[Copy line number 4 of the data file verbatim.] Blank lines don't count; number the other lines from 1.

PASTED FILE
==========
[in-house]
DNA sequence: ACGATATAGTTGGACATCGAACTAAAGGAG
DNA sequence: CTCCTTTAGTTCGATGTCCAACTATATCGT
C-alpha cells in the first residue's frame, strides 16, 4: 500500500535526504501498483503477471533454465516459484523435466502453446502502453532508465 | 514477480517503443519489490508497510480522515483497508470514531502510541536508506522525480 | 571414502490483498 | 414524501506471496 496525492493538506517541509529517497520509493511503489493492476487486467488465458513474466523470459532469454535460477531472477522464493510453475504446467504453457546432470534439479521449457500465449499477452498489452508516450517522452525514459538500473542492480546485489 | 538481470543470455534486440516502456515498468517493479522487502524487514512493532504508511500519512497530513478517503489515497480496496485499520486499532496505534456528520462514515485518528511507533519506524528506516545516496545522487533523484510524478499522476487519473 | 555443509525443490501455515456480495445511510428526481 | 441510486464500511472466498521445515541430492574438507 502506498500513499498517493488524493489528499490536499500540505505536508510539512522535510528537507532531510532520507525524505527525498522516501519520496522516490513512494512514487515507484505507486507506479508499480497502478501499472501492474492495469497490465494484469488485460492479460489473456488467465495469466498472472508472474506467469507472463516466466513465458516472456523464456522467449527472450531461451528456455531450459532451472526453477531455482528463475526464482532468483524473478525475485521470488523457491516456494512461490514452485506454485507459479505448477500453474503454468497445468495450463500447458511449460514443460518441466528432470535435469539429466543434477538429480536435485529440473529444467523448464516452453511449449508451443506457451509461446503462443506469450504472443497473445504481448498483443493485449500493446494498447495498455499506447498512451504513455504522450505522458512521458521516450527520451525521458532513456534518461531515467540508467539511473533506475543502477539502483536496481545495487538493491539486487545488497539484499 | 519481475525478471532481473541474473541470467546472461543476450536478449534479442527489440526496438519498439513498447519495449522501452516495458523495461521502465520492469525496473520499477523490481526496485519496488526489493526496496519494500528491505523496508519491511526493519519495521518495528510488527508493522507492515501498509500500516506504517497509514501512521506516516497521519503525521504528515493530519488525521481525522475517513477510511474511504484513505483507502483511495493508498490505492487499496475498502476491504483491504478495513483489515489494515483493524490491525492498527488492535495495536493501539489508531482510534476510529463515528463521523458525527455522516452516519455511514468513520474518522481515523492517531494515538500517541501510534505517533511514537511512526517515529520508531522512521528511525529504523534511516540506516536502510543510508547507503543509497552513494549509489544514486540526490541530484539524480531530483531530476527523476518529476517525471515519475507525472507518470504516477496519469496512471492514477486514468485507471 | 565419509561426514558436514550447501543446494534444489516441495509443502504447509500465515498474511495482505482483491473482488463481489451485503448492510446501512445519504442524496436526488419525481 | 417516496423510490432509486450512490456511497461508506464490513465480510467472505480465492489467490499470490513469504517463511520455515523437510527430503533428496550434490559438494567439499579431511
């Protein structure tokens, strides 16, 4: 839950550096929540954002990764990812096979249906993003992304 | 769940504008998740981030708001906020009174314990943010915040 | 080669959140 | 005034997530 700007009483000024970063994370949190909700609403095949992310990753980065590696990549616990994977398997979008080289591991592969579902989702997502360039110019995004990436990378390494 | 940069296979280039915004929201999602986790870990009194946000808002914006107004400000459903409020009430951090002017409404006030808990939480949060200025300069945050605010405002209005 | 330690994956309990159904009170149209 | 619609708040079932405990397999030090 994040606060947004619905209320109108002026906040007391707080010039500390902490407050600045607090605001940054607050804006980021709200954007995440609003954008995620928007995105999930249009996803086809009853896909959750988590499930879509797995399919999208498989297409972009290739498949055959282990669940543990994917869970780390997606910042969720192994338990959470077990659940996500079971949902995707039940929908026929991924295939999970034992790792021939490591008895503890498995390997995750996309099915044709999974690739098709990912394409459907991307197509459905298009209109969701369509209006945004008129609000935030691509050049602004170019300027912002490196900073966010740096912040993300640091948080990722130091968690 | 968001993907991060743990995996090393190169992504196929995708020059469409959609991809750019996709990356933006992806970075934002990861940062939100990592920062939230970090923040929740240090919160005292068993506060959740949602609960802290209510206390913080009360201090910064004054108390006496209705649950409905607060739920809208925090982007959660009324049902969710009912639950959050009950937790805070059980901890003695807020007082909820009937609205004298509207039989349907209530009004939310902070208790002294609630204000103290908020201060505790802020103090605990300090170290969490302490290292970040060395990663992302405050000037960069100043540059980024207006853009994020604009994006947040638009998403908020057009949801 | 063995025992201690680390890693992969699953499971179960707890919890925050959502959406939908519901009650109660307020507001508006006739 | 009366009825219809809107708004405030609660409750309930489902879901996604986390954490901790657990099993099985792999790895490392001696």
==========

C-alpha cells in the first residue's frame, strides 16, 4: 500500500535526504501498483503477471533454465516459484523435466502453446502502453532508465 | 514477480517503443519489490508497510480522515483497508470514531502510541536508506522525480 | 571414502490483498 | 414524501506471496 496525492493538506517541509529517497520509493511503489493492476487486467488465458513474466523470459532469454535460477531472477522464493510453475504446467504453457546432470534439479521449457500465449499477452498489452508516450517522452525514459538500473542492480546485489 | 538481470543470455534486440516502456515498468517493479522487502524487514512493532504508511500519512497530513478517503489515497480496496485499520486499532496505534456528520462514515485518528511507533519506524528506516545516496545522487533523484510524478499522476487519473 | 555443509525443490501455515456480495445511510428526481 | 441510486464500511472466498521445515541430492574438507 502506498500513499498517493488524493489528499490536499500540505505536508510539512522535510528537507532531510532520507525524505527525498522516501519520496522516490513512494512514487515507484505507486507506479508499480497502478501499472501492474492495469497490465494484469488485460492479460489473456488467465495469466498472472508472474506467469507472463516466466513465458516472456523464456522467449527472450531461451528456455531450459532451472526453477531455482528463475526464482532468483524473478525475485521470488523457491516456494512461490514452485506454485507459479505448477500453474503454468497445468495450463500447458511449460514443460518441466528432470535435469539429466543434477538429480536435485529440473529444467523448464516452453511449449508451443506457451509461446503462443506469450504472443497473445504481448498483443493485449500493446494498447495498455499506447498512451504513455504522450505522458512521458521516450527520451525521458532513456534518461531515467540508467539511473533506475543502477539502483536496481545495487538493491539486487545488497539484499 | 519481475525478471532481473541474473541470467546472461543476450536478449534479442527489440526496438519498439513498447519495449522501452516495458523495461521502465520492469525496473520499477523490481526496485519496488526489493526496496519494500528491505523496508519491511526493519519495521518495528510488527508493522507492515501498509500500516506504517497509514501512521506516516497521519503525521504528515493530519488525521481525522475517513477510511474511504484513505483507502483511495493508498490505492487499496475498502476491504483491504478495513483489515489494515483493524490491525492498527488492535495495536493501539489508531482510534476510529463515528463521523458525527455522516452516519455511514468513520474518522481515523492517531494515538500517541501510534505517533511514537511512526517515529520508531522512521528511525529504523534511516540506516536502510543510508547507503543509497552513494549509489544514486540526490541530484539524480531530483531530476527523476518529476517525471515519475507525472507518470504516477496519469496512471492514477486514468485507471 | 565419509561426514558436514550447501543446494534444489516441495509443502504447509500465515498474511495482505482483491473482488463481489451485503448492510446501512445519504442524496436526488419525481 | 417516496423510490432509486450512490456511497461508506464490513465480510467472505480465492489467490499470490513469504517463511520455515523437510527430503533428496550434490559438494567439499579431511